To execute these heroic battery replacements, most of the time you need to open a small compartment that is screwed shut for safety (thanks to the Consumer Product Safety Improvement Act of 2008). Usually, a small Phillips-head that you might have stashed in a junk drawer will work, but I like having a specialized screwdriver that’s dedicated to handling these types of jobs. This General Tools one has four different heads (including Phillips and standard), can be used for toys as well as small electronics, and looks a bit more unusual than your standard screwdriver, thanks to its almost penlike design.
I use one of these a few times a week, at least. It’s especially great for cutting up choking-hazard foods like grapes or hot dogs when you’re out in the field. I’ve cut off tags and labels, too, and have used the little scissors to snip straws. And although I haven’t had to (yet), I like to think I could extract a tick with the tweezers. Of course, you must be careful to keep it away from tiny hands, and to leave it behind if you’re going to be passing through heavy arena security, like when you’re going to meet up with your dad crew to see the Harlem Globetrotters at the Barclays Center.
Before becoming a dad, I was against cargos. Too utilitarian. I saw a comedian perform an outdoor show wearing a pair of cargo shorts and thought, Wow, he must really not care about this gig! Now, I get it, because when I became a dad, my desire for bottoms with cargo pockets became a hunger. Like a city person longing for those suburban basements and yards, I craved more storage, more space. In an essay in Women in Clothes, Amy Fusselman writes about how her giant mom coat turned her into a minivan, “a shroud with pockets.” Cargo pants (and, in warmer weather, cargo shorts) are like that for me. I love having a pocket for a water bottle or small toy, and another pocket that I can reserve just for trash — wrappers, popsicle sticks, vending-machine eggs, bandage backing.
Pockets are important, and a good key clip will free up another one for you. I kept seeing keys hanging from waists, but at first I was resistant to the idea for some reason. Then I thought, Why not? That could be me! And now it is. I like the action of removing the keys from a belt loop; it makes me feel smooth. When I’m standing at the door and a kid is crying, or it’s raining, those few seconds where I don’t have to dig around in various pockets to find my keys is key. In a pinch, clips like this can also make for distracting entertainment because kids like to fiddle with them. And as a fidgeter, I like to repeatedly flick the spring-operated clip myself. If you want to be a real dad-hero, get this inexpensive 25-pack and pass some out at the playground like you’re Oprah: “And you get a belt-loop key clip! And you get a belt-loop key clip!”
An analog, water-resistant watch (important for baths and water features at playgrounds) that you won’t mind a kid playing with is also an important dad accessory. Some books for babies and toddlers, like Helen Oxenbury’s I Hear, refer to wristwatches as a fundamental kind of object, so it’s nice to have a similar one that ticktocks so kids can experience what they’ve “read” about. It’s important to get one with a second hand, so when there’s a playground argument over a toy, it can serve as an independent authority to divvy up sharing time: “Okay, when the second hand gets back to the 12, it’ll be Lucas’s turn to use the stick!” My Swatch has lasted through various pools, oceans, and drops. It may not be a forever watch, but it’s also not a huge investment if you lose one or it breaks. If you don’t like the style of this Swatch watch, the Strategist has found dozens of other affordable, nice-looking options.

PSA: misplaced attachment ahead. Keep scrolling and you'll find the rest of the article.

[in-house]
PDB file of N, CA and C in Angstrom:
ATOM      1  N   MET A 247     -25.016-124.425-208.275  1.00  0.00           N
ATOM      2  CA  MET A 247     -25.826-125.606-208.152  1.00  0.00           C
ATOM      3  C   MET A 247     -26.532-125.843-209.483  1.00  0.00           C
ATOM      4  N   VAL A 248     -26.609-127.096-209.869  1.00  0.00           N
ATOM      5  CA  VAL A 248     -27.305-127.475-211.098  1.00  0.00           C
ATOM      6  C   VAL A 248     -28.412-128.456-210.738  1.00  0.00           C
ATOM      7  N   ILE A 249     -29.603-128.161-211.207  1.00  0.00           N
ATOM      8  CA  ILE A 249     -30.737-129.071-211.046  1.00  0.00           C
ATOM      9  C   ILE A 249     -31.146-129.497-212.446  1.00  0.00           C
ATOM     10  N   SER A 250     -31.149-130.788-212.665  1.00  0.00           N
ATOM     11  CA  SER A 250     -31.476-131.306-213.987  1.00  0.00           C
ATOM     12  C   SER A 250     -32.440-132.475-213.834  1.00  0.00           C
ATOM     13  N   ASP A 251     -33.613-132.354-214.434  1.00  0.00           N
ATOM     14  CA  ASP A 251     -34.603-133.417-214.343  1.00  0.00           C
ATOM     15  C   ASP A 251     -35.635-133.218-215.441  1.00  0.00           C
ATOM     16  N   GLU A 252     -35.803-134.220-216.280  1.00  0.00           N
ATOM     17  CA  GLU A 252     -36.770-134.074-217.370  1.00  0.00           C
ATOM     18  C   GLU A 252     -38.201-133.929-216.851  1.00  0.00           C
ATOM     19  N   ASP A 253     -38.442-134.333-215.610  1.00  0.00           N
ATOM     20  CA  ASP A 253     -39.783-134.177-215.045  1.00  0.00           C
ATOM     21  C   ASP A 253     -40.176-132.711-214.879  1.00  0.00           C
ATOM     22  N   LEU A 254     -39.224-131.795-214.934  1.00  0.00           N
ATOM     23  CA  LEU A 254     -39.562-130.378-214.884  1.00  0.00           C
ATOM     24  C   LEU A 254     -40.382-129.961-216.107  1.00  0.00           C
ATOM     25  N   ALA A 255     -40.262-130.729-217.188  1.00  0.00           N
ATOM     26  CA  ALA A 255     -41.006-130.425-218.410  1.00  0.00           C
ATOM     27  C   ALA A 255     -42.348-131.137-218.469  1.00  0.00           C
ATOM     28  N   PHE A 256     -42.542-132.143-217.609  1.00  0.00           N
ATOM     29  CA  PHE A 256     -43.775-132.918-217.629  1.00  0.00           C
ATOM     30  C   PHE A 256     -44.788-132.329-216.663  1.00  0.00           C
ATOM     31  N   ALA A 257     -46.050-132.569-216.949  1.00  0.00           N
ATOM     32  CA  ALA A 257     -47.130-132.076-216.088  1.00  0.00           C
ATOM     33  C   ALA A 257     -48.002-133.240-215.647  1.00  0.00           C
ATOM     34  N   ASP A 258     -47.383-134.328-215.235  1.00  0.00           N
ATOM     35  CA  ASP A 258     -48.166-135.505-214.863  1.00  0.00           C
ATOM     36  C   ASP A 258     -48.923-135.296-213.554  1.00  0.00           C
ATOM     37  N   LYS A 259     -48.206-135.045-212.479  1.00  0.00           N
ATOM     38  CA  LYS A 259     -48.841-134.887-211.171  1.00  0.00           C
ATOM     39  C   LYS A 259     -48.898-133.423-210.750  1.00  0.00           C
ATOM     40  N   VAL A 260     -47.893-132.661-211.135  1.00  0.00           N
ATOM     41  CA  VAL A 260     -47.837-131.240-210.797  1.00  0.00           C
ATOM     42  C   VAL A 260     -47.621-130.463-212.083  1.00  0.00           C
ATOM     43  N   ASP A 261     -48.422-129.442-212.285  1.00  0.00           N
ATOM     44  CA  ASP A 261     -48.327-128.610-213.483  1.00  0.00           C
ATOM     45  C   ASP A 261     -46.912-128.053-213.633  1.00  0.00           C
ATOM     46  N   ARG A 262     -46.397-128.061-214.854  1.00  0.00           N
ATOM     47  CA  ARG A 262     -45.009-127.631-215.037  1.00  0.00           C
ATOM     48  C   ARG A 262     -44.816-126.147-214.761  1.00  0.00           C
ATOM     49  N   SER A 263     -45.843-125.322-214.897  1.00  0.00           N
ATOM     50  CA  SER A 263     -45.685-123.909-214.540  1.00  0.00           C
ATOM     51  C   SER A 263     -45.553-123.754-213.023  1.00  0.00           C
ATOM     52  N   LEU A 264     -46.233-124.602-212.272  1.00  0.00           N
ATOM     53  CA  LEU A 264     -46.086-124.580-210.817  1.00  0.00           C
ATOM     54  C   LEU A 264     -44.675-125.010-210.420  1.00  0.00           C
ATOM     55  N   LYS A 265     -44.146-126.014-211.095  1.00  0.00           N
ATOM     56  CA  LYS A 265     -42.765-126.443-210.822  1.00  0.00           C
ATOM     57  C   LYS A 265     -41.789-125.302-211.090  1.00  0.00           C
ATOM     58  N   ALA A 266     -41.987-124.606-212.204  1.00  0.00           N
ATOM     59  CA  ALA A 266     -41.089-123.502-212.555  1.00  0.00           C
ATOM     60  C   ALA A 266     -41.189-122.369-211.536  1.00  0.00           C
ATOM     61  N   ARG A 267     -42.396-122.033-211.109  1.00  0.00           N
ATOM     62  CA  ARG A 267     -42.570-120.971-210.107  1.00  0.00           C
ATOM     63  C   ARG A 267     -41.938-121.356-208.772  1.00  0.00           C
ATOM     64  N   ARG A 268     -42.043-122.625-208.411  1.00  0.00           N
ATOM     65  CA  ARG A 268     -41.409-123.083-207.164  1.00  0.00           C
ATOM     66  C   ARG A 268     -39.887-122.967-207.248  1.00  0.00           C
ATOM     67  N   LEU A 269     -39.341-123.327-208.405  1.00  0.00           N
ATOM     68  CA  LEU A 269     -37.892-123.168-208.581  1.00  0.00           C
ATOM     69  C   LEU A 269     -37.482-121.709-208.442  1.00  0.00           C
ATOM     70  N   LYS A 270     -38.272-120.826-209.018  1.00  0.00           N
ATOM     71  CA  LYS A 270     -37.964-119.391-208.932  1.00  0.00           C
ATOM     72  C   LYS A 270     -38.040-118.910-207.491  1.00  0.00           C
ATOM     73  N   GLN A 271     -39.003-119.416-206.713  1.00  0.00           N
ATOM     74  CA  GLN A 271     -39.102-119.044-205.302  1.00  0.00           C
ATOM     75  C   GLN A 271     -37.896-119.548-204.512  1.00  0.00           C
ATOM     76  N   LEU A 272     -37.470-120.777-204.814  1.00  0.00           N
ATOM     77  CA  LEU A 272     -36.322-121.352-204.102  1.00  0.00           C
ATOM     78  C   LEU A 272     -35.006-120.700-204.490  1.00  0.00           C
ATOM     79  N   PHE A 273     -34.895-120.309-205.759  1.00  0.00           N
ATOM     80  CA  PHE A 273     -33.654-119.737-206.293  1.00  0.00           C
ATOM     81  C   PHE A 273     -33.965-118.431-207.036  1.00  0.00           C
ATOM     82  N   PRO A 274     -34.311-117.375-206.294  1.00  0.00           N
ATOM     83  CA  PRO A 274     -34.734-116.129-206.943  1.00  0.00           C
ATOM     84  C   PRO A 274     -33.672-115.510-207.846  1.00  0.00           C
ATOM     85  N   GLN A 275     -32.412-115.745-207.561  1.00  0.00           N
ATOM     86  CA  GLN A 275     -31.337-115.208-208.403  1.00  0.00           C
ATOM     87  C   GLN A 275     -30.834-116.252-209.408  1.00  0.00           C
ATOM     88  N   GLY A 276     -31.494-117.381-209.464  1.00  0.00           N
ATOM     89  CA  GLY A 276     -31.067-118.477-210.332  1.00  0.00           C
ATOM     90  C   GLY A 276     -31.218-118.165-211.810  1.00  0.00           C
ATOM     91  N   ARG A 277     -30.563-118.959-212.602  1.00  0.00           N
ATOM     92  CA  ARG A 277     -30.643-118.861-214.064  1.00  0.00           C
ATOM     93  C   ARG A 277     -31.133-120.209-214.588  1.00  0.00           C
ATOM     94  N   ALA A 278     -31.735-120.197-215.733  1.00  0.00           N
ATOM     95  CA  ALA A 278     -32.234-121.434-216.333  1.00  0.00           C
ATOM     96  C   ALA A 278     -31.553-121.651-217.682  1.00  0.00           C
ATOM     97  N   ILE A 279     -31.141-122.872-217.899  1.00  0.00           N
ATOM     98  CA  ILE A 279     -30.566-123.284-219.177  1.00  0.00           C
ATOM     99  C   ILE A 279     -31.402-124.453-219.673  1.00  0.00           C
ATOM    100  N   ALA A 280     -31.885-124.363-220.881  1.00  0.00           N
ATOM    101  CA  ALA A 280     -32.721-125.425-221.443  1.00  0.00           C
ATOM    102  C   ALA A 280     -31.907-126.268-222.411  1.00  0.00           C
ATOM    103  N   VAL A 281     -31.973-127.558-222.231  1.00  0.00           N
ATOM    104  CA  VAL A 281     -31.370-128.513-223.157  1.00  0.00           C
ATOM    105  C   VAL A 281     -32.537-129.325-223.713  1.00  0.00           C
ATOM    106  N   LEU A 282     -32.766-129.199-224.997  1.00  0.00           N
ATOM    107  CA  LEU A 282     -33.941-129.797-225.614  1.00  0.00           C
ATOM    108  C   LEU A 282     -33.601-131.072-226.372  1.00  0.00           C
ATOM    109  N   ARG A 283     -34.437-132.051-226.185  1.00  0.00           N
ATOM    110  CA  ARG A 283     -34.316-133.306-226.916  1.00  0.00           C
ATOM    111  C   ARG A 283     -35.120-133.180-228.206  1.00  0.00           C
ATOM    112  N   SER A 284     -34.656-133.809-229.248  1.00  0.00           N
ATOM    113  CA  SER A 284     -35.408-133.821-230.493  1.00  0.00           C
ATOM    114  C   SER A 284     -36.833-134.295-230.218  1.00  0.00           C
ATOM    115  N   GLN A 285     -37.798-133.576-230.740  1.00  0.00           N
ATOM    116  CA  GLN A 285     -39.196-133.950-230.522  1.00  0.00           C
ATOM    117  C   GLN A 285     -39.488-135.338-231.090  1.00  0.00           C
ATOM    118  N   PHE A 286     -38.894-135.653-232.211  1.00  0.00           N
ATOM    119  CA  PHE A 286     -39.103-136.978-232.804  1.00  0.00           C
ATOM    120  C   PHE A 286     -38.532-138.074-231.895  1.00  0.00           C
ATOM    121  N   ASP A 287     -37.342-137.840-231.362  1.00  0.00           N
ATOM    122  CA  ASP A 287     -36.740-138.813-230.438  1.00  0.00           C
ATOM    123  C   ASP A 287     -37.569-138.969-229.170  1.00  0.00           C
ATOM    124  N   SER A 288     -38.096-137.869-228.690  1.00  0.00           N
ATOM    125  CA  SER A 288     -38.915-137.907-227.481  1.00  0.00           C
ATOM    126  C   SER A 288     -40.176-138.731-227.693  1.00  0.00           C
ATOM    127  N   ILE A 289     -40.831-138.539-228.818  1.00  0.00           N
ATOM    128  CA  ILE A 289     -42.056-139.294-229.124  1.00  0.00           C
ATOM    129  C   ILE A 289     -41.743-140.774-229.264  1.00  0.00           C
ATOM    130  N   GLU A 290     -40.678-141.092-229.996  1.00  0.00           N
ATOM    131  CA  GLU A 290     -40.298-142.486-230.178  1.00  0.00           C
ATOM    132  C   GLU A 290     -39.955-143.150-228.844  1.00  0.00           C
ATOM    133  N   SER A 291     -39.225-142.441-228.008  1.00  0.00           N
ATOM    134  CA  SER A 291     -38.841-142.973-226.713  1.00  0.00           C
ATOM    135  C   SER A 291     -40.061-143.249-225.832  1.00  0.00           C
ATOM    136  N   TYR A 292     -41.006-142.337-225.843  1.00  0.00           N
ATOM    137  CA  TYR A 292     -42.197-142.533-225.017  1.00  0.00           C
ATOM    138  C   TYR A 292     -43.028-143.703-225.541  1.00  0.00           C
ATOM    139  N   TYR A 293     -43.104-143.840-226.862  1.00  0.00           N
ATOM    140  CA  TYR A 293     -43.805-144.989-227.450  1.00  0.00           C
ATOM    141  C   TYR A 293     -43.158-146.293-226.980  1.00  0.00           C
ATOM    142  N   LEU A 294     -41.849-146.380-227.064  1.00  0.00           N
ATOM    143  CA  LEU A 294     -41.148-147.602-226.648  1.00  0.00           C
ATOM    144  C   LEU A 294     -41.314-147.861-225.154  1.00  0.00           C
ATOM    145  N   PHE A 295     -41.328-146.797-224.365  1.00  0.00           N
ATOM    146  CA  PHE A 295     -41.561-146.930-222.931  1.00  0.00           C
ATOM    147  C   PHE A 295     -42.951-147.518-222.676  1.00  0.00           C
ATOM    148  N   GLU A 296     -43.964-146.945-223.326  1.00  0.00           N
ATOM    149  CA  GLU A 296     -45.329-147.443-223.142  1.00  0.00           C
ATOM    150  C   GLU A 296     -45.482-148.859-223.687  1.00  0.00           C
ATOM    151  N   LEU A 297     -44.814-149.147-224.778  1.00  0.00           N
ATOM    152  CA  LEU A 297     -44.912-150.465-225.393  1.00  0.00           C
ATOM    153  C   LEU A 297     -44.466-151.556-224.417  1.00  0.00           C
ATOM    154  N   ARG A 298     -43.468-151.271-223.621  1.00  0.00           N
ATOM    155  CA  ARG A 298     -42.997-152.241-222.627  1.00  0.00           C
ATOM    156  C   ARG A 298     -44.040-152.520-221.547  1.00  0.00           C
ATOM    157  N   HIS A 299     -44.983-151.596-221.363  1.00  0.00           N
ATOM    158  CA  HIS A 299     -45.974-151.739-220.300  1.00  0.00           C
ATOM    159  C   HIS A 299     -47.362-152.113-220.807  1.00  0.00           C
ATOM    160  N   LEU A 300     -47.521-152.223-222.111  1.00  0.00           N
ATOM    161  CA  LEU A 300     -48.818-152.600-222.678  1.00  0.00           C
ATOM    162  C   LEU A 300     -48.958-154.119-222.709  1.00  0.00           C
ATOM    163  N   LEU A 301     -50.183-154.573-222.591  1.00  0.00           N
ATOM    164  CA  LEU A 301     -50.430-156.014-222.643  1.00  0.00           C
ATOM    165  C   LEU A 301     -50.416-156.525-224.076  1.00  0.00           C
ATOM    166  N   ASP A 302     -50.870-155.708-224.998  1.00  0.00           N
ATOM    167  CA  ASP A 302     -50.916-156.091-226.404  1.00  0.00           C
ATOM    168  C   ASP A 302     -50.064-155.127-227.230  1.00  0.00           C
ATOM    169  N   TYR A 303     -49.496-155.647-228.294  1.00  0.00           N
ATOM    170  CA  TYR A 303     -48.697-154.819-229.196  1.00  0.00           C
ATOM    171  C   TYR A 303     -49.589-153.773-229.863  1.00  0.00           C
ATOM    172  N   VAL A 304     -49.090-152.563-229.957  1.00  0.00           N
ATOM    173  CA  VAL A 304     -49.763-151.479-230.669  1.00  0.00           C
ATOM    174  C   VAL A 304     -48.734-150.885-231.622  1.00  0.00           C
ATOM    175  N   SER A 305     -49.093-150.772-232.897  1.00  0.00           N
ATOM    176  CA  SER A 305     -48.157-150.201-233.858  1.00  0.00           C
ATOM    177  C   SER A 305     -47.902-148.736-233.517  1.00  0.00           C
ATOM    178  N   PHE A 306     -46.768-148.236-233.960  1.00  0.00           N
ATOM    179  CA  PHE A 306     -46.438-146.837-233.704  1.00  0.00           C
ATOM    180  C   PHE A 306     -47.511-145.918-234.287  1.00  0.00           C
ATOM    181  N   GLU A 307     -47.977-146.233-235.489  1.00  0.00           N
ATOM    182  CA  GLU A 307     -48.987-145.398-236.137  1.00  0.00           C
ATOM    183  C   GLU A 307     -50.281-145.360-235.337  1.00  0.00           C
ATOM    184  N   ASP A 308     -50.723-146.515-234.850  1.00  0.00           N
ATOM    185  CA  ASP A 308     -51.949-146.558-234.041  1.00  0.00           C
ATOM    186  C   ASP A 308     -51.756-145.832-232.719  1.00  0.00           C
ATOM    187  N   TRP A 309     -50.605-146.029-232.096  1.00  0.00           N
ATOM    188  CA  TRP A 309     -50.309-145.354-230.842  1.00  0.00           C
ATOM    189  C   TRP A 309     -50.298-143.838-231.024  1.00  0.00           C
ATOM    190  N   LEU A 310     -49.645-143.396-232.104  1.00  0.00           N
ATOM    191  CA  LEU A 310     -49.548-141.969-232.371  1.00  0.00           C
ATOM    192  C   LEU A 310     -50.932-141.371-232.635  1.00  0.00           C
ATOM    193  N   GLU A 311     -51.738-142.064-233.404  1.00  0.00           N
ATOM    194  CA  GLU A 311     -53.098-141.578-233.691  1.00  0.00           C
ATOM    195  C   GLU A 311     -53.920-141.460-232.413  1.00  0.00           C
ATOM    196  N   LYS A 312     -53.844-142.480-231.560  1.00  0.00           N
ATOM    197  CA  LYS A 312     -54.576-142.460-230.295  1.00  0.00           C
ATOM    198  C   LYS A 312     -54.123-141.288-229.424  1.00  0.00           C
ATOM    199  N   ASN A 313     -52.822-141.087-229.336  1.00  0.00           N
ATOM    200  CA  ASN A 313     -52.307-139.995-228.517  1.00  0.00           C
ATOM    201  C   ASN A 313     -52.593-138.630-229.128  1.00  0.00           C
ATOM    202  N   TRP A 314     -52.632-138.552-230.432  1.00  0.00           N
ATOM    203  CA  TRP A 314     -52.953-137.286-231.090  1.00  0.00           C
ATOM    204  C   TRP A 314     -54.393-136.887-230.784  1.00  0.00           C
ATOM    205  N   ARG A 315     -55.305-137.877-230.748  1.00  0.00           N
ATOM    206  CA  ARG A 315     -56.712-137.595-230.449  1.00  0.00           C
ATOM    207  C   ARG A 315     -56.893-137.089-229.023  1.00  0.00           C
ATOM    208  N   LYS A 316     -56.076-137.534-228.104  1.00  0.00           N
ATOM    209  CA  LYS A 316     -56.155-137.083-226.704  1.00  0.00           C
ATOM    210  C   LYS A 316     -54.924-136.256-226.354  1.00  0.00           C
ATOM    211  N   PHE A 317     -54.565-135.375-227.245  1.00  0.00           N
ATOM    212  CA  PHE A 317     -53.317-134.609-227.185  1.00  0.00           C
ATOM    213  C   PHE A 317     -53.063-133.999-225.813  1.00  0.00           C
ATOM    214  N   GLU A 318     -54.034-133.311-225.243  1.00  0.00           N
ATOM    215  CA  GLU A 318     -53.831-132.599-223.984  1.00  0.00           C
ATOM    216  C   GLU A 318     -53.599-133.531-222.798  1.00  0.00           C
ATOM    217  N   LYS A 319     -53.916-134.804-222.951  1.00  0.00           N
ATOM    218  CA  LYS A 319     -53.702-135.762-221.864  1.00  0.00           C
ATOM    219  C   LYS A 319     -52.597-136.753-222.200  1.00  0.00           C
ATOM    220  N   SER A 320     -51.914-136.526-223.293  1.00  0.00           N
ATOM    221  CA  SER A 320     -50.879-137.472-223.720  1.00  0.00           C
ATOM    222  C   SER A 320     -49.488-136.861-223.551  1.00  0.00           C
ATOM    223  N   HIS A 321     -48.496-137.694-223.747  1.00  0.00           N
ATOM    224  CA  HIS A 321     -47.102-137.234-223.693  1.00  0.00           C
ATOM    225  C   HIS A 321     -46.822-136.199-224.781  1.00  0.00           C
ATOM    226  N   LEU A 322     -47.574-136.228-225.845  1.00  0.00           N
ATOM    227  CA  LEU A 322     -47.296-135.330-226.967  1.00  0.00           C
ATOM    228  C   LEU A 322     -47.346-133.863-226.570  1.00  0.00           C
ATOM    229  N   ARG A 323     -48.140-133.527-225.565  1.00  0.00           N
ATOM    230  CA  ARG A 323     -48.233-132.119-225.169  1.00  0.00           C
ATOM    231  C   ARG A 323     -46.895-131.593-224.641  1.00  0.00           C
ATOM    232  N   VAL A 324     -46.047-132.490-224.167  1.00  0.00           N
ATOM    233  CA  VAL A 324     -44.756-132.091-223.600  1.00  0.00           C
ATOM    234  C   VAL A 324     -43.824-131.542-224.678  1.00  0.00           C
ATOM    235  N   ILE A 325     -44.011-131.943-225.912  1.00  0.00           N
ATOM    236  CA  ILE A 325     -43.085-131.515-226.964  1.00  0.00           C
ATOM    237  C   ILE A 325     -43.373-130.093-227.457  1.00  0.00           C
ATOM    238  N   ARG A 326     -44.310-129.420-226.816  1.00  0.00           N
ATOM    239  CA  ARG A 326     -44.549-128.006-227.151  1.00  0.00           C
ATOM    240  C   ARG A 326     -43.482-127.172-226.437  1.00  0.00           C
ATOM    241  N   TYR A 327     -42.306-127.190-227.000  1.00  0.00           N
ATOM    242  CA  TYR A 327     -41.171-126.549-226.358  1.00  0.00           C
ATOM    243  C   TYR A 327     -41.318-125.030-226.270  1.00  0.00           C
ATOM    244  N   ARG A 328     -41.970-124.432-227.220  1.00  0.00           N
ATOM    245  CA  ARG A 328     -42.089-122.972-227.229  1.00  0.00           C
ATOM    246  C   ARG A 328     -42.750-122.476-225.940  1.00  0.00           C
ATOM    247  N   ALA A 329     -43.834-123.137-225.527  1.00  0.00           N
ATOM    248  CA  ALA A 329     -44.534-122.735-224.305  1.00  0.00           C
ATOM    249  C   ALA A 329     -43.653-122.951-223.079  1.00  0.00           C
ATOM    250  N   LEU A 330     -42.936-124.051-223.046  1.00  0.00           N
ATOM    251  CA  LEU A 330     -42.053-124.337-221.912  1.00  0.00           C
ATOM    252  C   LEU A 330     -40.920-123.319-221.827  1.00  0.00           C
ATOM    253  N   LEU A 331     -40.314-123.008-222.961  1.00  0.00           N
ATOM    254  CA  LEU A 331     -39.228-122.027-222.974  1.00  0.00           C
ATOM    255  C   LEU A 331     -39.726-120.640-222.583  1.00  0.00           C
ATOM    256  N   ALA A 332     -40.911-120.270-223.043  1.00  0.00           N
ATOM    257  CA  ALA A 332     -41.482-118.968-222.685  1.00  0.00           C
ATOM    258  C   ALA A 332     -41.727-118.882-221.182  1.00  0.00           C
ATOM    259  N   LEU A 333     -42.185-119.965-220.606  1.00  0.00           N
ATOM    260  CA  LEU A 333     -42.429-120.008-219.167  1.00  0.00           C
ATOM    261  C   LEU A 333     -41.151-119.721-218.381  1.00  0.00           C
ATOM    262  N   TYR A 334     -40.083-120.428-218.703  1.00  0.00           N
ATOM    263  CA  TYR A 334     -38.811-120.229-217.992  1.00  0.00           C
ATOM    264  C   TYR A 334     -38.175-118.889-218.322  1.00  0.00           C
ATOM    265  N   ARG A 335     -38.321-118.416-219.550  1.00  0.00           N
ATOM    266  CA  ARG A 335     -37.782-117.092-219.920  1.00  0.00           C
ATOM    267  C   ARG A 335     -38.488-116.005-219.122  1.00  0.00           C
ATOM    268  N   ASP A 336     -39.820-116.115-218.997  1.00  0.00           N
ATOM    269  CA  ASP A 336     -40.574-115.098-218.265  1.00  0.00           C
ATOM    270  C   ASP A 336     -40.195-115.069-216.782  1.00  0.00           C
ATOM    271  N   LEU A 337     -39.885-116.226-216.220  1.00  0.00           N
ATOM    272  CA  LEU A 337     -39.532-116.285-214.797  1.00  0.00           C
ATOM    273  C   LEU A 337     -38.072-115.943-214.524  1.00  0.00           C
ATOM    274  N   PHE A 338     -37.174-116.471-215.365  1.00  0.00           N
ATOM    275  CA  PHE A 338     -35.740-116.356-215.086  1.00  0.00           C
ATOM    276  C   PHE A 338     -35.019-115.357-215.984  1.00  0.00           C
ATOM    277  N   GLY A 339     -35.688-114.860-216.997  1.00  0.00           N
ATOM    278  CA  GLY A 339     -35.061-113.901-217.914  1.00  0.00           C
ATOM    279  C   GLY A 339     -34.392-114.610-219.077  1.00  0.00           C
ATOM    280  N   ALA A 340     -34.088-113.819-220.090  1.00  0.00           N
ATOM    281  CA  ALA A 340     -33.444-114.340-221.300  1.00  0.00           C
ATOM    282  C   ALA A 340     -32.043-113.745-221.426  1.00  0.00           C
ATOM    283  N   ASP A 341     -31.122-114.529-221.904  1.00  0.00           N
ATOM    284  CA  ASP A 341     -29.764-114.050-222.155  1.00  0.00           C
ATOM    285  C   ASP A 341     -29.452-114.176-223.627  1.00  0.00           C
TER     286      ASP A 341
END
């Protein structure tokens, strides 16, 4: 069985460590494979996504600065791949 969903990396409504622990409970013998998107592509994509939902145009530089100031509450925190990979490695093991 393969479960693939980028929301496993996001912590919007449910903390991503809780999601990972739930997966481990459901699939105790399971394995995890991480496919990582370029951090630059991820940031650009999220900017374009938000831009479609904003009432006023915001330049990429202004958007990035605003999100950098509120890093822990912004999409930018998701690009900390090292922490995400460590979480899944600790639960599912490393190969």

More storage! I use these almost daily for something or other. Hit the road with some berries or cut grapes or Goldfish crackers or pretzels in them (these things will otherwise get crushed if they’re in a bag). Or keep nonfood items like an army of tiny ninjas, dolls, or other toys inside. The screw-top is more satisfying and secure than snap-top lids.
If you’re in charge of regular meals, a rice cooker is the one kitchen accessory I’m always exhorting people to get (dad or not). I know there are Instant Pot cultists, but to me that thing just does too much; I would feel like I was letting it down by not using all the features. This reasonably priced (and sized) device, however, is as functional as I need it to be: It cooks white and brown rice, as well as grains like quinoa and freekeh, without requiring any guesswork and monitoring. There’s a handy 15-hour timer, so you can fill it in the morning and have rice ready for lunch or dinner. Add that to some steamed broccoli (which you could also make in the rice cooker’s tray!), or canned black beans that you’ve warmed up with some garlic and cumin, and you’ve got a meal for everyone, kids and adults.
This is a funny, observant novel about a group of middle-aged men, mostly dads, who meet at a hotel every year to meticulously reenact the Monday Night Football play on which Joe Theismann had his leg gruesomely broken. Reading it really made me feel like part of a community, and now I press it on other dads or ask if they know it. There are lots of cool descriptions of hotel parking lots, lobby fountains, hallways, and vending-machine alcoves — in addition to insightful moments about getting old, marriage, and parenthood: “They began to miss their own children … they did not actually want to be with their children. They had fond thoughts, and were grateful for the distance that generated those thoughts,” writes author Chris Batchelder in one poignant passage. You definitely don’t have to know or like football to appreciate the book, and it has one of my favorite qualities of any novel: It’s less than 225 pages.